The Flyers (3-3-1) on Thursday night have an optimal opportunity to win back-to-back games for the first time this season when they host the nosediving Coyotes (1-5-0) at the Wells Fargo Center.

Let’s get you ready for the game with five things to know.

1. Nothin' but a G thang
For any of those worried about Claude Giroux, don’t be.

For one, Giroux may be the only player that would receive more flack for not having scored a goal yet than be applauded for leading the NHL in assists (eight).

Secondly, you may recall 2013-14 when the Flyers’ captain started the season goalless through 15 games, with just seven assists and a minus-11 rating. Giroux finished that season with a career-high-tying 28 goals and the league’s third-most points at 86.

More so than the puck being put in the net, the Flyers needed greater playmaking after last season. Giroux is providing that — as is Jakub Voracek — and, as a result, the goals are coming for the Flyers, at both even strength and on the power play. 

2. Stick with the switches?
Flyers head coach Dave Hakstol made a few changes before the team’s 4-3, come-from-behind win over the Sabres on Tuesday.

Veteran defenseman Nick Schultz was healthy-scratched to make room for blueliner Radko Gudas, returning from a six-game suspension to the start the season. Gudas finished with seven shot attempts and three hits in 18:27.

“Overall, what you want to see is go out and play an efficient game,” Hakstol said. “For the most part, I thought [Gudas] went out and did that.”

Defenseman Andrew MacDonald, who has had bad moments, stayed in the lineup for his versatility.

“He is just a guy that is reliable, who moves the puck well,” Hakstol said, “and we feel he can play in any situation whether it is OT or regulation.”

A greater change came to the team’s top line. Flyers leading goal scorer Matt Read leapfrogged to the first line from the third as Brayden Schenn dropped to Read’s previous spot. Without a point in his first three games, Schenn recorded a goal and an assist as he finds his rhythm returning from a three-game ban.

“The timing and pace of his game [are starting] to get back to where it needs to be,” Hakstol said.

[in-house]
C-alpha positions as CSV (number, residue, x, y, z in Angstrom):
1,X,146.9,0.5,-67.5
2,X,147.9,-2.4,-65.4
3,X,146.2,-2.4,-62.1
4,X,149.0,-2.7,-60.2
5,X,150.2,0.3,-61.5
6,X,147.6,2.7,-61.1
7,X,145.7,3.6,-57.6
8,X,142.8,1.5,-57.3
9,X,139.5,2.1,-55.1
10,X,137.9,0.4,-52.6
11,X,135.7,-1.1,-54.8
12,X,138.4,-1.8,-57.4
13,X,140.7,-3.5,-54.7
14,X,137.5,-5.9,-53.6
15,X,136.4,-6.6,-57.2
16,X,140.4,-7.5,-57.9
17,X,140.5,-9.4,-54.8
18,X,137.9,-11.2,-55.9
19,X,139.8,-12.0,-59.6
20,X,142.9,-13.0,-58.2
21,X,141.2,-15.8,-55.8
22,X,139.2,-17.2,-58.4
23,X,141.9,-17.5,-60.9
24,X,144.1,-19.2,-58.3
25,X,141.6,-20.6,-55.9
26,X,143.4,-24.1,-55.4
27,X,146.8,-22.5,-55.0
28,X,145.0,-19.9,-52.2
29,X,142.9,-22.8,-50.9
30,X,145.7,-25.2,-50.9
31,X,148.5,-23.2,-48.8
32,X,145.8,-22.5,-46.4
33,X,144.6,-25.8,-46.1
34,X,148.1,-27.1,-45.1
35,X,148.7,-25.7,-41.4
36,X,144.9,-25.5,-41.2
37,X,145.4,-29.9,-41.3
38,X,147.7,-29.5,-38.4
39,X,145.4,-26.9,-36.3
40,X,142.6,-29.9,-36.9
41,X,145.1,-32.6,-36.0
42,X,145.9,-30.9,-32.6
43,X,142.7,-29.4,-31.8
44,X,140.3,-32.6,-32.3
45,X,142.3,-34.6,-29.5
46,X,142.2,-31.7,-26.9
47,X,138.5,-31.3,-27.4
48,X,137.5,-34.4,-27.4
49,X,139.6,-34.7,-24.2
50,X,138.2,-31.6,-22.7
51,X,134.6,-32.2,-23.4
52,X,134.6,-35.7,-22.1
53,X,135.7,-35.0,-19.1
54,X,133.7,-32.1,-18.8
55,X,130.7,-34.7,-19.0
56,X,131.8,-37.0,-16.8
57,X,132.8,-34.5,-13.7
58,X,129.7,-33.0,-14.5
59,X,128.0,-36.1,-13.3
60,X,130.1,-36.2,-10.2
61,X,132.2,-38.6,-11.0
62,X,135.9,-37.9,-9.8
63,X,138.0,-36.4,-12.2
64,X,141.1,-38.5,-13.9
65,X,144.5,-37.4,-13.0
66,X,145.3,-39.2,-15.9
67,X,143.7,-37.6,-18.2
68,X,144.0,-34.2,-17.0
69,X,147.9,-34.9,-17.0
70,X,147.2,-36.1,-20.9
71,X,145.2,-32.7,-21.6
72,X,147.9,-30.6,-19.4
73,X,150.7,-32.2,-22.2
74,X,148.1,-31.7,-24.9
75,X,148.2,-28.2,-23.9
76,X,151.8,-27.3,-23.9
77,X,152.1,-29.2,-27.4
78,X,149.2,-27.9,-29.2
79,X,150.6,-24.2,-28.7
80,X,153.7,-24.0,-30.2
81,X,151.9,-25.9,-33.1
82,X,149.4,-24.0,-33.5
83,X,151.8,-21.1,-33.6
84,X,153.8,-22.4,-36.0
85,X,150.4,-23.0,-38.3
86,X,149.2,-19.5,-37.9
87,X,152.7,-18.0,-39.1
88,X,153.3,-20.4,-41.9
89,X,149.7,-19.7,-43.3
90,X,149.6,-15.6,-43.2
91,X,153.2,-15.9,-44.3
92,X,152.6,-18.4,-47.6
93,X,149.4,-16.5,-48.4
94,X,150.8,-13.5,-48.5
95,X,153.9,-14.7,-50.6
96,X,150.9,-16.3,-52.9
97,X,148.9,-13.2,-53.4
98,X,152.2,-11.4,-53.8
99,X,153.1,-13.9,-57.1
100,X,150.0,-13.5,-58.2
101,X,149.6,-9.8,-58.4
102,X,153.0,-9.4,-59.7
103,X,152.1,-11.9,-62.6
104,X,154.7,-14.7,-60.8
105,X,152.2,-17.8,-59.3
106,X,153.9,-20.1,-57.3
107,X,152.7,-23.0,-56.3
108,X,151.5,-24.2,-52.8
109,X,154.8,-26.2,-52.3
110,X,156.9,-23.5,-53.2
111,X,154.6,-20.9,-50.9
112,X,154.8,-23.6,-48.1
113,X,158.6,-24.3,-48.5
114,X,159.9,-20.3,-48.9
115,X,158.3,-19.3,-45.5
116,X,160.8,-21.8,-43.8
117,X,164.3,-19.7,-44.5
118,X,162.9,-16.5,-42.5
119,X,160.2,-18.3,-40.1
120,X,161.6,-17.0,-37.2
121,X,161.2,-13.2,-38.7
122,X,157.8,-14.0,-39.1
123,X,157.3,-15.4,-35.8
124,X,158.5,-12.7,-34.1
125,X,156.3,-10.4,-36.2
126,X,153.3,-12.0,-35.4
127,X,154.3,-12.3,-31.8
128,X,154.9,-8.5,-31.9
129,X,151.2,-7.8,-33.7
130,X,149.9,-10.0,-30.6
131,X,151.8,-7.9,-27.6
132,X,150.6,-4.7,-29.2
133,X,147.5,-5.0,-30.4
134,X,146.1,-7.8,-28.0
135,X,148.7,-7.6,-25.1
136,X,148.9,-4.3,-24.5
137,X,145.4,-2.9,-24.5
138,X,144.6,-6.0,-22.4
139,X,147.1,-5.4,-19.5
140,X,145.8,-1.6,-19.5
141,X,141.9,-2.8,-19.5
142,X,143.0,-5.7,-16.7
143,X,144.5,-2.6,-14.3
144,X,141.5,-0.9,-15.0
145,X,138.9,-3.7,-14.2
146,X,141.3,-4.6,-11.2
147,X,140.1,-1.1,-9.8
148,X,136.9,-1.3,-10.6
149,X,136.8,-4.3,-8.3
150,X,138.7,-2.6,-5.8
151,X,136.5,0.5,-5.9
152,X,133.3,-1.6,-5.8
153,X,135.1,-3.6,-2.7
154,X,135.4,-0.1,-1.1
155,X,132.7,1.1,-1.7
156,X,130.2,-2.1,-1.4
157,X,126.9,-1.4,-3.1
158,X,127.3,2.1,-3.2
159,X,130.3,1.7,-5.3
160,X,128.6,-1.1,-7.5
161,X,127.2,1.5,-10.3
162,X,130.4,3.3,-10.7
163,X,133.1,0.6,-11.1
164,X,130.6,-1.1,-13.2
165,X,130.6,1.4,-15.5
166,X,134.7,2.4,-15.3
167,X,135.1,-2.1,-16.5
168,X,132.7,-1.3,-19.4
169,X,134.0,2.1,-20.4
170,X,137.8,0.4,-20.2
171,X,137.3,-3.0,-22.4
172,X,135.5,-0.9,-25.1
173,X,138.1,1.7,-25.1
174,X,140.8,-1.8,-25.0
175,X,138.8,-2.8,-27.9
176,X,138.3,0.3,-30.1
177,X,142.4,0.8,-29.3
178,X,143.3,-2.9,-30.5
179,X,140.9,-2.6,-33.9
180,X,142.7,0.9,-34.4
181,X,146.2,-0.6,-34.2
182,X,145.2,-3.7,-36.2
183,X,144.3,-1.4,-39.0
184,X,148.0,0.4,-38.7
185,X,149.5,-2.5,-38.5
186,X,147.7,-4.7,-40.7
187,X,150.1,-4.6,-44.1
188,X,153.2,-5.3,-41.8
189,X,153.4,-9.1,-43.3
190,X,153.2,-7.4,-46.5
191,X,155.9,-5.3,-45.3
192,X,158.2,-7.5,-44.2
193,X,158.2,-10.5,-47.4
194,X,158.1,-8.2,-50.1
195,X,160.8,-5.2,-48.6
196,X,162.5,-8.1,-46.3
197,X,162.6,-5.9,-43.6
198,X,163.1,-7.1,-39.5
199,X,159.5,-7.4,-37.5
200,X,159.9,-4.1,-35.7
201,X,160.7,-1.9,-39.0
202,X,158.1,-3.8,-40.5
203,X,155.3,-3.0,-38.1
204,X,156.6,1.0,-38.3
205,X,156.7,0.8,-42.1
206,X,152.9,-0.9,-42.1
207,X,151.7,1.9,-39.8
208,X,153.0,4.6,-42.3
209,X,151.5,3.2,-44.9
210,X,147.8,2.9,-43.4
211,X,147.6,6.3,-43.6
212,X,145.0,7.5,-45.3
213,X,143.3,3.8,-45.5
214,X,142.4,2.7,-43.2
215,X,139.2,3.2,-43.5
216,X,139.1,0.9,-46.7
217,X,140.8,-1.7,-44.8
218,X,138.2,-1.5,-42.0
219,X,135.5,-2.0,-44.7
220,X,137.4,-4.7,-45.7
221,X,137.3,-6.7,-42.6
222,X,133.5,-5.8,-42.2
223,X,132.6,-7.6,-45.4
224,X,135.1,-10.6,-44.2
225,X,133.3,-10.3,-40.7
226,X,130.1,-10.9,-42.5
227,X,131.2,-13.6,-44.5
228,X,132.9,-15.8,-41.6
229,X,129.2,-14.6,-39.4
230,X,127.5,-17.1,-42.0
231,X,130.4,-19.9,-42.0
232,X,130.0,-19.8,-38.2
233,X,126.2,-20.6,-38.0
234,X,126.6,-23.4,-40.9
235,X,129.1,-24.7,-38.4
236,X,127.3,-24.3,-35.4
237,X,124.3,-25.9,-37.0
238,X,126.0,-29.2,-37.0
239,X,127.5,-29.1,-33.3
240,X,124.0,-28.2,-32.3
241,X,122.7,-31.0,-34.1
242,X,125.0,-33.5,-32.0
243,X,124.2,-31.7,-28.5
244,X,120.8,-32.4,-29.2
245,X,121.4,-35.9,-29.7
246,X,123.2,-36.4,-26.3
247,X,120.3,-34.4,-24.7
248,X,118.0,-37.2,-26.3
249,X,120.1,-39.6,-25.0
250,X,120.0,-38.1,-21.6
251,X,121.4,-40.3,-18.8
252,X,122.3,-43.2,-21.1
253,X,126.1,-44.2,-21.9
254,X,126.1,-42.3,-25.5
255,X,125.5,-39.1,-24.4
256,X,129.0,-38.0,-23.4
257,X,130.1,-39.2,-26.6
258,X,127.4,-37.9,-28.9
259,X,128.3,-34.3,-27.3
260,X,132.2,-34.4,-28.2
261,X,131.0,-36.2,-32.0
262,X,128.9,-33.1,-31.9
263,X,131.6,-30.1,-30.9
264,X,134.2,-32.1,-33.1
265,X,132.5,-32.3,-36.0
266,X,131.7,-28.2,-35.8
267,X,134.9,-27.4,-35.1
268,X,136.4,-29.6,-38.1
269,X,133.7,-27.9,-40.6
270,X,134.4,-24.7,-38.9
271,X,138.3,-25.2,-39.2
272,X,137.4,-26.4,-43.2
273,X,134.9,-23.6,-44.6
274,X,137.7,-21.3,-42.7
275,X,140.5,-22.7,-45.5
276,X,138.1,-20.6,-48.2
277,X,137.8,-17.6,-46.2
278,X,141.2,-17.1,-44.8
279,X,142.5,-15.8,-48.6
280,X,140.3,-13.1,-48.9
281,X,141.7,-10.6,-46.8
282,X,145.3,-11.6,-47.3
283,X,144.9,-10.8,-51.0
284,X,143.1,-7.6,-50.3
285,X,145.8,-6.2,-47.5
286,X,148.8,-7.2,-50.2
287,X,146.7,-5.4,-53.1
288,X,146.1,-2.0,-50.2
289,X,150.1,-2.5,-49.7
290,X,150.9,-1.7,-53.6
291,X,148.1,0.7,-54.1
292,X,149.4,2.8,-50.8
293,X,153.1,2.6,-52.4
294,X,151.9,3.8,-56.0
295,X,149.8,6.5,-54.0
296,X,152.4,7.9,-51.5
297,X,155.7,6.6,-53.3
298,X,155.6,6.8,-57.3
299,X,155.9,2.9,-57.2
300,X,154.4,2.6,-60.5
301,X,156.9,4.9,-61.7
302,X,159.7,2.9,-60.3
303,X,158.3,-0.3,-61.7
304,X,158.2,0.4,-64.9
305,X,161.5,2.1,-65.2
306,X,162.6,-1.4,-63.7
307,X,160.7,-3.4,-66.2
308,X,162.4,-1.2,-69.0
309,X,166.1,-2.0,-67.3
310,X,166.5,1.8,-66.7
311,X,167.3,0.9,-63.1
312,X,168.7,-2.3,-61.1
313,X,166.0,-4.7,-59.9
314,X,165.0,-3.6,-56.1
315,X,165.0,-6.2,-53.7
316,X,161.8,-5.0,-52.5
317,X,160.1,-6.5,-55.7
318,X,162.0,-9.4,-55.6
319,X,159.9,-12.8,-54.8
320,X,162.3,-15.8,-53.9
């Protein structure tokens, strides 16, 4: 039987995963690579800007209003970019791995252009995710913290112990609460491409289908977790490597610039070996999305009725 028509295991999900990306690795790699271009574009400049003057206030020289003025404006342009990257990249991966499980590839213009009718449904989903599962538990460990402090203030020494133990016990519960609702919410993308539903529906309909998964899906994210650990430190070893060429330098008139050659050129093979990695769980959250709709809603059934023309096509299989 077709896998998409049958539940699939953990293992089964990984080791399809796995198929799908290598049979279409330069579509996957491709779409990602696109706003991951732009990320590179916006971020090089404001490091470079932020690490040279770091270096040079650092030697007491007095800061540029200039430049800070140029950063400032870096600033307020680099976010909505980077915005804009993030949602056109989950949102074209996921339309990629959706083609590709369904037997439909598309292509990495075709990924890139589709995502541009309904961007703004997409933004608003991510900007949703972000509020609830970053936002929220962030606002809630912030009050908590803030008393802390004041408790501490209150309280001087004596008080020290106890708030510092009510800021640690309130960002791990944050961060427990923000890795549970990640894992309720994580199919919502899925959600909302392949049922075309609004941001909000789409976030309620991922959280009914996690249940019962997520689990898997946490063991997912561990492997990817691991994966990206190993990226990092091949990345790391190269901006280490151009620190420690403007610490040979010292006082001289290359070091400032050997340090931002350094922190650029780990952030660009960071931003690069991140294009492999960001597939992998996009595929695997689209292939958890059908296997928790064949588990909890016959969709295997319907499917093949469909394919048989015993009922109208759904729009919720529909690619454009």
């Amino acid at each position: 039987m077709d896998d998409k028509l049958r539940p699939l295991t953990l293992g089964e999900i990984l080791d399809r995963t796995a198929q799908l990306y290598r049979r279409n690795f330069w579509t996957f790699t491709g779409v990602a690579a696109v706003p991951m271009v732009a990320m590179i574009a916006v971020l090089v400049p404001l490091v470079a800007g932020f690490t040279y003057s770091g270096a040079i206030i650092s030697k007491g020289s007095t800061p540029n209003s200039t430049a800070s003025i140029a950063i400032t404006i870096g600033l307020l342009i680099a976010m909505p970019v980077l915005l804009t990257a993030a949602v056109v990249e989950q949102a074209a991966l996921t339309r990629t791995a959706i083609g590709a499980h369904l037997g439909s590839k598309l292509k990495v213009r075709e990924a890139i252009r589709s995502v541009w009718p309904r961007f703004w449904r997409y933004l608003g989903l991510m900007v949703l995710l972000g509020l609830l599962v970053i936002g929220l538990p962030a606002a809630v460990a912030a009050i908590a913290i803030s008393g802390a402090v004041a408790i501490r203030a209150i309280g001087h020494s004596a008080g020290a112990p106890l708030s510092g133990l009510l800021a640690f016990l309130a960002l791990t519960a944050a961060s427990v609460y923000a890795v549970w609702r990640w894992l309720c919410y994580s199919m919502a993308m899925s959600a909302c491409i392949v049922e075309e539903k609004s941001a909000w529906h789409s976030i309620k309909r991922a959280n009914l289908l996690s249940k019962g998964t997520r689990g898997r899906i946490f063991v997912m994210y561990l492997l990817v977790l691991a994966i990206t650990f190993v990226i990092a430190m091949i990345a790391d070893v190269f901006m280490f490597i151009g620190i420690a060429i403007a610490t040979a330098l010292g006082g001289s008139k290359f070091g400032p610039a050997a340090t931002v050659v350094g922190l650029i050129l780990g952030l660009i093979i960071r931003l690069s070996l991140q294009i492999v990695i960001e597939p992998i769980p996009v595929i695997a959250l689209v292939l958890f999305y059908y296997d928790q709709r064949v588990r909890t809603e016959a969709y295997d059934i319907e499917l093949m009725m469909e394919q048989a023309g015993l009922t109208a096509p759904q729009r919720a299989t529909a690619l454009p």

3. Oh, 'Yotes
Once they beat the visiting Flyers, 4-3, in overtime in their season opener, the Coyotes hit the road for what has turned out to be a nightmarish six-game trip.

Since the victory over the orange and black, Arizona has lost five straight by a combined score of 23-13, a losing skid that started with the team’s No. 1 goalie Mike Smith being knocked out with a lower-body injury. As a result, the Coyotes are permitting an NHL-most 4.33 markers per game and own the league’s worst goal differential at minus-9.

Backup netminder Louis Domingue, who will start against the Flyers, has struggled mightily in place of Smith, going 0-4-0 in four games with a 5.03 goals-against average and .851 save percentage.

Through seven games, the Flyers have just one goal in the first period. They should jump on Arizona, which has yielded eight tallies in the opening stanza, tied for most in hockey.

4. Keep an eye on ...
Flyers: Center Sean Couturier has been a bit quiet over his last four games with just one assist for one point after scoring three goals in his first three games. He’ll get going again playing alongside new linemates Wayne Simmonds and Read.

Coyotes: Defenseman Oliver Ekman-Larsson is coming off a two-goal output last time out to give him four goals on the season. He plays a ton (26:17 TOI, tied for fourth highest in the NHL) and is a career plus-7 against the Flyers with four goals and an assist.

5. This and that
• Flyers goalie Steve Mason is 5-9-1 with a 2.96 GAA and .899 save percentage in 15 career games against the Coyotes.

• Arizona goalie Domingue has faced the Flyers just once, allowing four goals on 33 shots in a loss last season.

• Konecny has six points (one goal, five assists), tied for third among NHL rookies.

• The Flyers own the league’s fifth-best power play at 26.9 percent.

• The Flyers will welcome back 14 members of their Hall of Fame — along with family of six other members — for Flyers Heritage Night, featuring a pregame ceremony.